MELBOURNE (Reuters) – Australia are still planning to host Afghanistan in the countries’ first ever test, Cricket Australia (CA) said, despite uncertainty raised after the Taliban seized power in the South Asian country.
A CA spokesperson said their planning for the Nov. 27 test in Hobart was “well underway”.
“There is goodwill between CA and the Afghanistan Cricket Board to make the match happen, which immediately follows the ICC T20 World Cup in the UAE in which the Afghanistan team is due to play,” the spokesperson said.
“CA will continue to work with the Australian and Tasmanian governments ahead of the Afghanistan team’s arrival planned for later this year.”
The Taliban have said they will not interfere with the Afghan men’s national cricket team, the country’s biggest sporting success of recent years, though the fate of the more modest women’s cricket programmes remains unclear.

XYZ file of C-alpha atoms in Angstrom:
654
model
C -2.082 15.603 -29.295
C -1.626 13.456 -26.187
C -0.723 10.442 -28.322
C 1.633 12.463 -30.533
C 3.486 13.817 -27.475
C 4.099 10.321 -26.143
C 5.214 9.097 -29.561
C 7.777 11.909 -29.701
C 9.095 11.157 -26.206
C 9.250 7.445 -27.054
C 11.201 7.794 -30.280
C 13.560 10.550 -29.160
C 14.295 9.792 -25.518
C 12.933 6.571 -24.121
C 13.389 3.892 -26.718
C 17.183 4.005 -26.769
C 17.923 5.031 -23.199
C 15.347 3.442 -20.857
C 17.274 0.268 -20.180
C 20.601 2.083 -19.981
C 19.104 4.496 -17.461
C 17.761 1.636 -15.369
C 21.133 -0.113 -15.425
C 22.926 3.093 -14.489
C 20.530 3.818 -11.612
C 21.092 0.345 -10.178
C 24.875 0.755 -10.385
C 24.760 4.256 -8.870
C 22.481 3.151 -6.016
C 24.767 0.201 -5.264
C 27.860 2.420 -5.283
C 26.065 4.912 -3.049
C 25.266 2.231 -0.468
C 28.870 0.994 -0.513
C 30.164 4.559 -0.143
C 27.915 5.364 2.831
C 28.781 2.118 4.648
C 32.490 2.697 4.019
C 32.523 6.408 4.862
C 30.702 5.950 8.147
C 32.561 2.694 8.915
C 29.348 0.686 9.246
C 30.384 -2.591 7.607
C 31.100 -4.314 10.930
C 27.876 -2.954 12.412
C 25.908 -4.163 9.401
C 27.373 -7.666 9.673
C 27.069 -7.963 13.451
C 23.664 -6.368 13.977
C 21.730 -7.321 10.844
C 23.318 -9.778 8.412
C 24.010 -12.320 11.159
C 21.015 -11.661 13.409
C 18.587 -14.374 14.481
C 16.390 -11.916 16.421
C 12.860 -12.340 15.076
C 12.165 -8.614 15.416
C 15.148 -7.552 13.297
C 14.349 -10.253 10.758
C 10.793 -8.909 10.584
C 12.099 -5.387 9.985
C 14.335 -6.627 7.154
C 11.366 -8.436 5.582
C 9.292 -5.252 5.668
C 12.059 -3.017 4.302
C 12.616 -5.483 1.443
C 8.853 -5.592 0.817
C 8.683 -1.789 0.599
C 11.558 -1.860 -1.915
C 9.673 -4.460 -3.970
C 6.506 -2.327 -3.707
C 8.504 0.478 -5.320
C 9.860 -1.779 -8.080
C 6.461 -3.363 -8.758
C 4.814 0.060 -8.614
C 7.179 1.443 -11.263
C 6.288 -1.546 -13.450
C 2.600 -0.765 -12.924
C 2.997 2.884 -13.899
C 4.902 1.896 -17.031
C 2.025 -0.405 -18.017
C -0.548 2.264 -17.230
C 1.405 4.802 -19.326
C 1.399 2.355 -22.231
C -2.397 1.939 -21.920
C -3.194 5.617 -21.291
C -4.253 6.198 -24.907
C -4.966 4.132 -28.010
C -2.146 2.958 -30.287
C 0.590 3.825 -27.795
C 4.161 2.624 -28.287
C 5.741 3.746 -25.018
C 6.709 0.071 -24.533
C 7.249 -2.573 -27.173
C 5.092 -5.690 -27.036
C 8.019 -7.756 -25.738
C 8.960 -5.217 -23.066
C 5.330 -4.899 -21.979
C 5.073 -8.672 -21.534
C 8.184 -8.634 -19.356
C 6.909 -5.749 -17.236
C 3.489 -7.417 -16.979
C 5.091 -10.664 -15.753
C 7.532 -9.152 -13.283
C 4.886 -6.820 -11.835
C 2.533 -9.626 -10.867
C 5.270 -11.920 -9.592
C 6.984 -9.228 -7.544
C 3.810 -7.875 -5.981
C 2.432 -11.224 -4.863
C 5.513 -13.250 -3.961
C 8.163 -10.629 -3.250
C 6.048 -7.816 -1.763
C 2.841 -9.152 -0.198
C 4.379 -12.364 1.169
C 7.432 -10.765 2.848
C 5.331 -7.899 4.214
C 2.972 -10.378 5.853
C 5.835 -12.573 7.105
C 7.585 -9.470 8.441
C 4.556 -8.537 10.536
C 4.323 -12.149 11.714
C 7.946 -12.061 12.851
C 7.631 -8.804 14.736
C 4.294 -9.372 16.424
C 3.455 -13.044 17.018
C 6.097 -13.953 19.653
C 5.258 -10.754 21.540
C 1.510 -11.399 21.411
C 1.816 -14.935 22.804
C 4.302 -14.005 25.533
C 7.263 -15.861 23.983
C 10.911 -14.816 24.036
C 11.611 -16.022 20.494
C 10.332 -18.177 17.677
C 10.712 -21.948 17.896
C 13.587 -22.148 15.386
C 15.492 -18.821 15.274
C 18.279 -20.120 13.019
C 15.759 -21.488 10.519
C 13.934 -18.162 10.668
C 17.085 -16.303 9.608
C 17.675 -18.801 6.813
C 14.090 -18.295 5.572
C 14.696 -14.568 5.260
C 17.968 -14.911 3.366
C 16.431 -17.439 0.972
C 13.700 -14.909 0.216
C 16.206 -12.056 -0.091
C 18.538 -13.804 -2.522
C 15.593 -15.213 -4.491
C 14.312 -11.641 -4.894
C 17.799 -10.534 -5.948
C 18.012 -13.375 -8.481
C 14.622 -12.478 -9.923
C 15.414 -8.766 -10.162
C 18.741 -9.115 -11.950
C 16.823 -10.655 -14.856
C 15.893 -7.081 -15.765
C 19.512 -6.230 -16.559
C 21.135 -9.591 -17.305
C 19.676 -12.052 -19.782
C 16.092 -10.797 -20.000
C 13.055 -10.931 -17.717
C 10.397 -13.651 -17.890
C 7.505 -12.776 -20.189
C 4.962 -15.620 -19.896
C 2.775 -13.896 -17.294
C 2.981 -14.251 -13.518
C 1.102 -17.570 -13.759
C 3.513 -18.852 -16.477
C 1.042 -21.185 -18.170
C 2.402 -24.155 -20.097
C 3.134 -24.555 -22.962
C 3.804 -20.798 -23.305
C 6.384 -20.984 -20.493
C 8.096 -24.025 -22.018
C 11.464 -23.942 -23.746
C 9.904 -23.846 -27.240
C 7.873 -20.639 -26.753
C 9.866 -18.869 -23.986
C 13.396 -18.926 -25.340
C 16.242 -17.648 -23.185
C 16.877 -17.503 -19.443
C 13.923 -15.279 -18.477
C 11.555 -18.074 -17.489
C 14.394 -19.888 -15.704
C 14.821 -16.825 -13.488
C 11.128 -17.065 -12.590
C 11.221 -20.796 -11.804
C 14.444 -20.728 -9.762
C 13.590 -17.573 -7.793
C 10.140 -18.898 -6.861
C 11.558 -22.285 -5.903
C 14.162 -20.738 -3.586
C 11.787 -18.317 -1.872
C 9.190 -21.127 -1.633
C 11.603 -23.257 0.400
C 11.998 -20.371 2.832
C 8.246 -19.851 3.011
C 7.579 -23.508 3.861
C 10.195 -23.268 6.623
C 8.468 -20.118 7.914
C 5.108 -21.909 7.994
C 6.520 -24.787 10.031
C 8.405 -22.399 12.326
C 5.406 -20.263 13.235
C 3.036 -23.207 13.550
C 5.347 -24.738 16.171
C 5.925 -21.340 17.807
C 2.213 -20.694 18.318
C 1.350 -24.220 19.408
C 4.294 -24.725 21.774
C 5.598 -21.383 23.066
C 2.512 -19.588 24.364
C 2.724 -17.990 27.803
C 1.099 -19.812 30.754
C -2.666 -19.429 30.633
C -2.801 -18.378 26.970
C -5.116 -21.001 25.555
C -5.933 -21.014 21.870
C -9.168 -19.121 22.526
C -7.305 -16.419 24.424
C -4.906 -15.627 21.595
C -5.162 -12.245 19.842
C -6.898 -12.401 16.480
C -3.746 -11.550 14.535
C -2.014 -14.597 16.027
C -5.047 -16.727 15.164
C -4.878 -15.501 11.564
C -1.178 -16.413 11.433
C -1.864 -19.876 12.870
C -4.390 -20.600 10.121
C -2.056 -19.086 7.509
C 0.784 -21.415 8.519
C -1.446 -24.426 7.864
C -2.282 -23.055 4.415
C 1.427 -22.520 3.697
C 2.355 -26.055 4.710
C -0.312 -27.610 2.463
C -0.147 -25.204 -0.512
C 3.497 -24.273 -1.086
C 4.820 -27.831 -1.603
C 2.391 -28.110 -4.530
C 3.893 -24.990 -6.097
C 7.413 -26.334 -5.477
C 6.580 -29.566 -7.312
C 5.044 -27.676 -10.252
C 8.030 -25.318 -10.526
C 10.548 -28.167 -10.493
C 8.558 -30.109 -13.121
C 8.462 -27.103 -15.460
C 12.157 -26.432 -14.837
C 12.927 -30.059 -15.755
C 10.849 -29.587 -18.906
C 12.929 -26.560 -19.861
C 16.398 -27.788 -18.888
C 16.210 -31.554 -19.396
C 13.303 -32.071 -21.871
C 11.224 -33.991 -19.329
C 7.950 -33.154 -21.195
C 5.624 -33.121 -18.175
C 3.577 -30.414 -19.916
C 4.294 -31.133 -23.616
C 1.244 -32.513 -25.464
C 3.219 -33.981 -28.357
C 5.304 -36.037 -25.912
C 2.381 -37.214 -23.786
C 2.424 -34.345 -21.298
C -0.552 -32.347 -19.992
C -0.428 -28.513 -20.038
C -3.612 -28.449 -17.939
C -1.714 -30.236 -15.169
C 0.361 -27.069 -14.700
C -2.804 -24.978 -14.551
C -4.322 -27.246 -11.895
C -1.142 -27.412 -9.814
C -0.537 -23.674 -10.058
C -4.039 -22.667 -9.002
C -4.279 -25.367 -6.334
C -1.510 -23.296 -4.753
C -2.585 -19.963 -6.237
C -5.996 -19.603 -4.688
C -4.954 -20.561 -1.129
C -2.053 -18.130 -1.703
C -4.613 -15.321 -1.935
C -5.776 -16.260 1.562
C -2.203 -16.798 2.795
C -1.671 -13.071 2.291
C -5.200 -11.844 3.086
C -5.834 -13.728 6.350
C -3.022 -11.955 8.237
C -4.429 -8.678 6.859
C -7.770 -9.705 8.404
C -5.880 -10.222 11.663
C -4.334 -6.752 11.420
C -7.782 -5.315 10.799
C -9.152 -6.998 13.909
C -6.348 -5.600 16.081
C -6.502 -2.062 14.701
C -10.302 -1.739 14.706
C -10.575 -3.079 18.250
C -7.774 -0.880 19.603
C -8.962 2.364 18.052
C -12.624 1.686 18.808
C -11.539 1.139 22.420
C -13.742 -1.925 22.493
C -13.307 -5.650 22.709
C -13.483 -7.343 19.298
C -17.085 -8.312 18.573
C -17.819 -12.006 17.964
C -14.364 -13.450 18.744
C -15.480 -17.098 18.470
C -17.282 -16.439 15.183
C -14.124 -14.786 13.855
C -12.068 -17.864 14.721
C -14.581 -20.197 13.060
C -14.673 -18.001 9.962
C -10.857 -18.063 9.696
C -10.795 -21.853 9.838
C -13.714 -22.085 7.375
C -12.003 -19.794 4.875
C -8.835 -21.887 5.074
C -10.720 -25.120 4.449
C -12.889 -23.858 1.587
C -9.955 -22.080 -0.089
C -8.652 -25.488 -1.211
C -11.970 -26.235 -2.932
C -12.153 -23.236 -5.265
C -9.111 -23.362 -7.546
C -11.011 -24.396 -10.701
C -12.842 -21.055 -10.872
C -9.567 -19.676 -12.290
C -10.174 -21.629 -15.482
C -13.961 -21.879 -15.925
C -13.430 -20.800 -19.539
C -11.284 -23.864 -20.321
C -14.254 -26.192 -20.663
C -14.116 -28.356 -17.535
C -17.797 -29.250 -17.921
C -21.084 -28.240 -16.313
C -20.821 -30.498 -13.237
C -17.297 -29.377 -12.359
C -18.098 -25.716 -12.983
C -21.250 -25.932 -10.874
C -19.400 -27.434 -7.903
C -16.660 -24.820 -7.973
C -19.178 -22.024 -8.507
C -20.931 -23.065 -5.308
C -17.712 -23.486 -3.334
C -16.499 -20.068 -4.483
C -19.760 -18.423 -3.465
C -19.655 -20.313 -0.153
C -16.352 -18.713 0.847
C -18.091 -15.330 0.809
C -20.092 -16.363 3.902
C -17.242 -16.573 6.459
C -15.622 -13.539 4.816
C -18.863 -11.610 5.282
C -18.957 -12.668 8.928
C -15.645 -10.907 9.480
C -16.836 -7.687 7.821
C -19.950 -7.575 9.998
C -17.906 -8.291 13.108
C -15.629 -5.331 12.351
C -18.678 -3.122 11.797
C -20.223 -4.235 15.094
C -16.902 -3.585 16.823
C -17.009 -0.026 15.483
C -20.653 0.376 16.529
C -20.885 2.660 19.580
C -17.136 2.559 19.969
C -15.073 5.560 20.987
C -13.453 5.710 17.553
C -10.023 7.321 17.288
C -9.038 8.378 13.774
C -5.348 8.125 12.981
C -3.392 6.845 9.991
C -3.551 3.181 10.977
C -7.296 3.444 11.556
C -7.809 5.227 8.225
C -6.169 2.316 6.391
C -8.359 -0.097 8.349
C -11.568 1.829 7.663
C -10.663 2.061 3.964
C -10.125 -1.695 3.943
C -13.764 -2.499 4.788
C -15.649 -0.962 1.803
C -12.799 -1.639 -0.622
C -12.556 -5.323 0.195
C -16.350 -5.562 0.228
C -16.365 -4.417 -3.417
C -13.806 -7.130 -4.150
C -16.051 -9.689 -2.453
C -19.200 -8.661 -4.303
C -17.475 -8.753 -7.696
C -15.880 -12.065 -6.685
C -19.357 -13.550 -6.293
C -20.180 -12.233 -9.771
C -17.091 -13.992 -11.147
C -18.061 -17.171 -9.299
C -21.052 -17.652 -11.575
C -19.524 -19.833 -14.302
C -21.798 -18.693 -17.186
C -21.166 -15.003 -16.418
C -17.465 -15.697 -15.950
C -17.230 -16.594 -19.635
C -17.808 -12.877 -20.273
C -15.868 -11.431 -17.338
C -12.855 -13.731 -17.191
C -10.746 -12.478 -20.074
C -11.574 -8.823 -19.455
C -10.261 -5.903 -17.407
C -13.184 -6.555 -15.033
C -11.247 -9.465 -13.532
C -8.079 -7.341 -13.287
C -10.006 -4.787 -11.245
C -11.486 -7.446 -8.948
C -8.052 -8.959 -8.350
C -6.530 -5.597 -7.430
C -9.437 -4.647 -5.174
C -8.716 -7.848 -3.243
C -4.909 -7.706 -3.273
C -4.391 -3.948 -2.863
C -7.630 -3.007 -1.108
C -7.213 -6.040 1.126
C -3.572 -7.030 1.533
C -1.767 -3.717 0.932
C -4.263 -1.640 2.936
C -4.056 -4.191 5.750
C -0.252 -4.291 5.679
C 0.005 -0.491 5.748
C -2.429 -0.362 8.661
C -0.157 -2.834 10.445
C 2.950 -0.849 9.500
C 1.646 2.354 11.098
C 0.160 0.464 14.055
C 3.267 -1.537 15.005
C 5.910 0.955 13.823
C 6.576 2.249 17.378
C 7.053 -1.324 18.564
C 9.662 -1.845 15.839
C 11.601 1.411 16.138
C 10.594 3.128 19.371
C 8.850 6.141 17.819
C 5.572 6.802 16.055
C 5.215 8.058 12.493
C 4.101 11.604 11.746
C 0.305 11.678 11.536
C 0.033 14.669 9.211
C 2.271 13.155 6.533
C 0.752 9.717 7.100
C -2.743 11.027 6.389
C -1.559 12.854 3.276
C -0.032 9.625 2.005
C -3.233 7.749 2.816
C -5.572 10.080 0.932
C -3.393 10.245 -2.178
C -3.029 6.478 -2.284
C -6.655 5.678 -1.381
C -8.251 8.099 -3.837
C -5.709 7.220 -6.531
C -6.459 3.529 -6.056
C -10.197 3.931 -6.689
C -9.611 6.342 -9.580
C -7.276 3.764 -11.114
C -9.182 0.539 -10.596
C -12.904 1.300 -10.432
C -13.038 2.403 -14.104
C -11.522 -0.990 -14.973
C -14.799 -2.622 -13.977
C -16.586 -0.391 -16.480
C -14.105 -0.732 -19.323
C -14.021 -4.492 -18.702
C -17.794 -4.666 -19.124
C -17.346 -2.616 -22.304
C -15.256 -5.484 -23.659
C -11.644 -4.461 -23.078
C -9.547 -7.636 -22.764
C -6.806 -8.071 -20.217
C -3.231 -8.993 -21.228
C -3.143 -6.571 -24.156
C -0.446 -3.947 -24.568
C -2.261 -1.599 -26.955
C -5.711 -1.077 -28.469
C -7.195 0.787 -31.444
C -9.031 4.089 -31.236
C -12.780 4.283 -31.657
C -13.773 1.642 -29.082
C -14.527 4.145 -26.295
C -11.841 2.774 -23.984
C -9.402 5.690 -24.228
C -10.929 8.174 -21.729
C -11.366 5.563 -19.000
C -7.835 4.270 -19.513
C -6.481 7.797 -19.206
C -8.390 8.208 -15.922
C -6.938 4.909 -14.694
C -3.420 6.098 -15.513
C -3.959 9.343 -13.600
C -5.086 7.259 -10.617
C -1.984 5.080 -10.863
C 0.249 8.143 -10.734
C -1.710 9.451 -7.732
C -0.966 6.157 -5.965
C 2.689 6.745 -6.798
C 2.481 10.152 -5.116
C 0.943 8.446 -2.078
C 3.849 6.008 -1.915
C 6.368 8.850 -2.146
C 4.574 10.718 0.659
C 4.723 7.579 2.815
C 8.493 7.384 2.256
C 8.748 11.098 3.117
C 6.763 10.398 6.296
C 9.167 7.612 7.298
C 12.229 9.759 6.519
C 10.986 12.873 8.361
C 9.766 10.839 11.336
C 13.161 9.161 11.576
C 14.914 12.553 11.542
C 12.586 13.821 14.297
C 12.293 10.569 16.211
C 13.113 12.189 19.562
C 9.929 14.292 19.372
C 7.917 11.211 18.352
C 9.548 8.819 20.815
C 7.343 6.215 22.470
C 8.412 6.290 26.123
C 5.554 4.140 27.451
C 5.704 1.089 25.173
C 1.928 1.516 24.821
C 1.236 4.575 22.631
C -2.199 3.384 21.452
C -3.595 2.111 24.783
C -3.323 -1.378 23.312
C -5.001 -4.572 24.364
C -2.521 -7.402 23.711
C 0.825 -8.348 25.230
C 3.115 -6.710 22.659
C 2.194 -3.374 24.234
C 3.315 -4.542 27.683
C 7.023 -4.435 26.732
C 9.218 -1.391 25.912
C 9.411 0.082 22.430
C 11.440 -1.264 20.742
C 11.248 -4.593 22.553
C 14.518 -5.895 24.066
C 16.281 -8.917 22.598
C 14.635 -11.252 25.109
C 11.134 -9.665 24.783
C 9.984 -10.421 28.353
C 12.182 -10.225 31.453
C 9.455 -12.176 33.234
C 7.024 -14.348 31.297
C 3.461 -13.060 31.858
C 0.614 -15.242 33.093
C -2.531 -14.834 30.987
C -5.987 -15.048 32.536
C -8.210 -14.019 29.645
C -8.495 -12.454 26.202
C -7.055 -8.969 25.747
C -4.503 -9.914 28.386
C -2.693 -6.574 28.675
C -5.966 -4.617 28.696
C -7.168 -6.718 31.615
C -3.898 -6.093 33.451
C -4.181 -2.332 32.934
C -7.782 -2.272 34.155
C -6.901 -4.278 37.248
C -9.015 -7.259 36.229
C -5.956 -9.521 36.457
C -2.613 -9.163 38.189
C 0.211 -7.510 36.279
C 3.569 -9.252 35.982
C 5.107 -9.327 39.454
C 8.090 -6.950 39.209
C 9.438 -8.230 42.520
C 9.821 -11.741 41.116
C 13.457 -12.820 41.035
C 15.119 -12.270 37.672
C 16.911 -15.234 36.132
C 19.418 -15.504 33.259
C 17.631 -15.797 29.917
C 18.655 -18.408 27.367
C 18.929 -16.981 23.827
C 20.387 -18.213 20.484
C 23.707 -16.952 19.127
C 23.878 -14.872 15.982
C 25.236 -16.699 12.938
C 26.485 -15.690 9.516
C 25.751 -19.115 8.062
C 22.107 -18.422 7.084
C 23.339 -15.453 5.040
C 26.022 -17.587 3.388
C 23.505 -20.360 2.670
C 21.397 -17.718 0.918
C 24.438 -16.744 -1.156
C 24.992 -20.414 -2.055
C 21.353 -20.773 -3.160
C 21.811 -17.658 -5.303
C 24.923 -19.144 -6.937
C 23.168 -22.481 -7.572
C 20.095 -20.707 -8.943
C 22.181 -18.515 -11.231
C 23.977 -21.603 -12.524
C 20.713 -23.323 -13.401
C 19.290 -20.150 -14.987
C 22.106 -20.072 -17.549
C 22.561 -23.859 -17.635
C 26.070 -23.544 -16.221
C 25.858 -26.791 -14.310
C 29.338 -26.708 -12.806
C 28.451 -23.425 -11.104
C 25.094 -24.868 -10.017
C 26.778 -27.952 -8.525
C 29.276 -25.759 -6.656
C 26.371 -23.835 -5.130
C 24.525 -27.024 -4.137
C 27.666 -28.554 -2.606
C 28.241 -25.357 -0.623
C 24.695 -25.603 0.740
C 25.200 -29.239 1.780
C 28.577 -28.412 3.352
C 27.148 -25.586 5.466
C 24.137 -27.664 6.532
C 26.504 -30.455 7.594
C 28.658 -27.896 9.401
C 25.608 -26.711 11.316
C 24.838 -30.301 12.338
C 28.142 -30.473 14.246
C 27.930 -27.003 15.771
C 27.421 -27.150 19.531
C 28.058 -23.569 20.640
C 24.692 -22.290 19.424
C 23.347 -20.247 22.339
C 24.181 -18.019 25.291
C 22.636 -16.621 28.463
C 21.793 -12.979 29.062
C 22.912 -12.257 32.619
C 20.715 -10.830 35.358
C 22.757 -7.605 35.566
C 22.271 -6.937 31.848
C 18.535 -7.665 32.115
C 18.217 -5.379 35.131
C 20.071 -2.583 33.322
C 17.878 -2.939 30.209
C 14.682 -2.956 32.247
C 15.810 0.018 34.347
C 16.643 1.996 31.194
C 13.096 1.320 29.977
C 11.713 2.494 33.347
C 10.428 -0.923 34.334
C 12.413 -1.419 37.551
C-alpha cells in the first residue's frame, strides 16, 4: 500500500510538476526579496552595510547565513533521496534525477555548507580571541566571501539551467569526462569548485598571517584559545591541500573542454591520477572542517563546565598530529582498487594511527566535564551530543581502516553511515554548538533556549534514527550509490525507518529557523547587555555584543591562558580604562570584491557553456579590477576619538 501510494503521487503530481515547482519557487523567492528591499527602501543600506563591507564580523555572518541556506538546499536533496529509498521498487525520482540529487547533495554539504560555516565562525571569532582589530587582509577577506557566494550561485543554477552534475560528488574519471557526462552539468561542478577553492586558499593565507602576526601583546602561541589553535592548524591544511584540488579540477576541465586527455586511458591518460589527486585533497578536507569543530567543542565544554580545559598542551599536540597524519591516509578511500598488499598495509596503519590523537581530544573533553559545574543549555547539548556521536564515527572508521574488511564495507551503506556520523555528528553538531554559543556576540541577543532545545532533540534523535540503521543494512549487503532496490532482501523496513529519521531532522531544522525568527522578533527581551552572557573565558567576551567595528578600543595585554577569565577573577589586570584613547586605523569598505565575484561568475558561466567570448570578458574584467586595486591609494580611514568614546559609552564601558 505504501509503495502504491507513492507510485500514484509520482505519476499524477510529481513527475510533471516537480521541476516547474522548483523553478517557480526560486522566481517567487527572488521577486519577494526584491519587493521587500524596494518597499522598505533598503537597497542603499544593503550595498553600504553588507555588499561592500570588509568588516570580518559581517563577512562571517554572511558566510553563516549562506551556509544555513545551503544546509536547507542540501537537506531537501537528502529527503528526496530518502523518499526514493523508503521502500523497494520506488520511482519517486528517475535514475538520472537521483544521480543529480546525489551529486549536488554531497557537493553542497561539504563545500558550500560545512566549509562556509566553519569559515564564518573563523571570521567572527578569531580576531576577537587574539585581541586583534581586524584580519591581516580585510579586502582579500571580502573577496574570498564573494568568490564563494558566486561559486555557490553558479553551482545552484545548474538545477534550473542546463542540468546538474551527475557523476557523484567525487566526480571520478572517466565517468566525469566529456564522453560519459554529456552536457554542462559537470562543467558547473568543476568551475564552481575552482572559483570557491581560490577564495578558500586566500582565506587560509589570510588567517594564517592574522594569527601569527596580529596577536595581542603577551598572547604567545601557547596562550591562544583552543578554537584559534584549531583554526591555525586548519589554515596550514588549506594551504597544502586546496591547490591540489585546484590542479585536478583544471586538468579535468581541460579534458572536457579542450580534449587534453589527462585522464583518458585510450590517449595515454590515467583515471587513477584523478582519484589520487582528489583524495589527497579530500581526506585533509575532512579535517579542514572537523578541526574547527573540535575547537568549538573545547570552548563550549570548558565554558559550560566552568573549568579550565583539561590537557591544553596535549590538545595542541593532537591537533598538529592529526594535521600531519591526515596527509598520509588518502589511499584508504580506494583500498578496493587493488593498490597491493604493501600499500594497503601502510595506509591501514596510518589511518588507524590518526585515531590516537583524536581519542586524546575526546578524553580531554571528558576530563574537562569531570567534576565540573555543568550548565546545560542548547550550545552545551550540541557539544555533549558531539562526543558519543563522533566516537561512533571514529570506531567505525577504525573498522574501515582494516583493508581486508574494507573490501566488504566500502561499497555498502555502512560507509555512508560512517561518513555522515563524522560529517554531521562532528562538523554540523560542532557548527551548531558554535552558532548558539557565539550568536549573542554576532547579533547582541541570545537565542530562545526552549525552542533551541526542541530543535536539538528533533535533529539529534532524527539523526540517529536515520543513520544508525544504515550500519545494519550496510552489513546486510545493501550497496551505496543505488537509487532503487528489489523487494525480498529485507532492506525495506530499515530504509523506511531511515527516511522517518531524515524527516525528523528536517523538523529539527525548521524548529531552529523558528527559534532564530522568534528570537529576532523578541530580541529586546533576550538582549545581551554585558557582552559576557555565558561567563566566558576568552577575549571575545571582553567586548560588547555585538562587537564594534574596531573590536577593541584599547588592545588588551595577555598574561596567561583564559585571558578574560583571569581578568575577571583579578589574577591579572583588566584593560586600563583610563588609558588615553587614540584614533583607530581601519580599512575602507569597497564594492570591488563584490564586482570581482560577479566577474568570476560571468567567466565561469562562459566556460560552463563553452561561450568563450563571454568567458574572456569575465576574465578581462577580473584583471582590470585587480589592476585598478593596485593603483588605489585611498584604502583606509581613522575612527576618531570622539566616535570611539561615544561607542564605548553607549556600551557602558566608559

Australian broadcaster SBS reported on Tuesday the Taliban would honour Afghanistan’s scheduled cricket matches, though a representative for the hardline Islamist movement suggested tours might depend on relations with other countries.
“In the future, we want good relations with all countries,” the broadcaster quoted Ahmadullah Wasiq, the deputy head of the Taliban’s cultural commission, as saying.
“When good relations are established, Afghan players can go (to Australia) and they can come here.”
No country has recognised the Taliban as the government of Afghanistan after their capture of Kabul on Aug. 14.
Australia was part of a NATO-led international force that battled the Taliban and trained Afghan security forces in the years after they were ousted in 2001.
The Australian government has said it remains committed to helping Afghanistan build a stable future and “preserving the gains made by the Afghan people, in particular women and girls, over the last 20 years”.
(Reporting by Ian Ransom; Editing by Peter Rutherford)